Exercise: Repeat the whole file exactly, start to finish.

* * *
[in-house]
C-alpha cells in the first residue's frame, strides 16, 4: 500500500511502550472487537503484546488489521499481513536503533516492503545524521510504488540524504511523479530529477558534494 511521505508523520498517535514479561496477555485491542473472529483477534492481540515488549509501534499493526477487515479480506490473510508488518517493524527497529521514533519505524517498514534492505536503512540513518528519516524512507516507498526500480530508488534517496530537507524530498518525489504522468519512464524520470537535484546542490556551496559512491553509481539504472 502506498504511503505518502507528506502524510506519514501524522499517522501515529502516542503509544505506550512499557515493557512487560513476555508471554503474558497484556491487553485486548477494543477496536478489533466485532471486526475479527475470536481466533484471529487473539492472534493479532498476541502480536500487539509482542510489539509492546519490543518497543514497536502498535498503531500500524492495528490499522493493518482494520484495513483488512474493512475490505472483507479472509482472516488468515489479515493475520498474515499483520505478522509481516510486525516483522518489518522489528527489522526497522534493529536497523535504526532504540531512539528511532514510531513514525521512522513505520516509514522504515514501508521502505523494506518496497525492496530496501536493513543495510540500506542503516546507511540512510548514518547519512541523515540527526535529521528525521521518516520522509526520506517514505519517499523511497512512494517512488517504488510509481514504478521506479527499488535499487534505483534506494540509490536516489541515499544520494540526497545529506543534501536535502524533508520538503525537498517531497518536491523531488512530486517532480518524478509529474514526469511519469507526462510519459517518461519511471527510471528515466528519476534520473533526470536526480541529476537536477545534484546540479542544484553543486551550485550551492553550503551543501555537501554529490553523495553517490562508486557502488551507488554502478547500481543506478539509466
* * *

[in-house]
C-alpha cells in the first residue's frame, strides 16, 4: 500500500511502550472487537503484546488489521499481513536503533516492503545524521510504488540524504511523479530529477558534494 511521505508523520498517535514479561496477555485491542473472529483477534492481540515488549509501534499493526477487515479480506490473510508488518517493524527497529521514533519505524517498514534492505536503512540513518528519516524512507516507498526500480530508488534517496530537507524530498518525489504522468519512464524520470537535484546542490556551496559512491553509481539504472 502506498504511503505518502507528506502524510506519514501524522499517522501515529502516542503509544505506550512499557515493557512487560513476555508471554503474558497484556491487553485486548477494543477496536478489533466485532471486526475479527475470536481466533484471529487473539492472534493479532498476541502480536500487539509482542510489539509492546519490543518497543514497536502498535498503531500500524492495528490499522493493518482494520484495513483488512474493512475490505472483507479472509482472516488468515489479515493475520498474515499483520505478522509481516510486525516483522518489518522489528527489522526497522534493529536497523535504526532504540531512539528511532514510531513514525521512522513505520516509514522504515514501508521502505523494506518496497525492496530496501536493513543495510540500506542503516546507511540512510548514518547519512541523515540527526535529521528525521521518516520522509526520506517514505519517499523511497512512494517512488517504488510509481514504478521506479527499488535499487534505483534506494540509490536516489541515499544520494540526497545529506543534501536535502524533508520538503525537498517531497518536491523531488512530486517532480518524478509529474514526469511519469507526462510519459517518461519511471527510471528515466528519476534520473533526470536526480541529476537536477545534484546540479542544484553543486551550485550551492553550503551543501555537501554529490553523495553517490562508486557502488551507488554502478547500481543506478539509466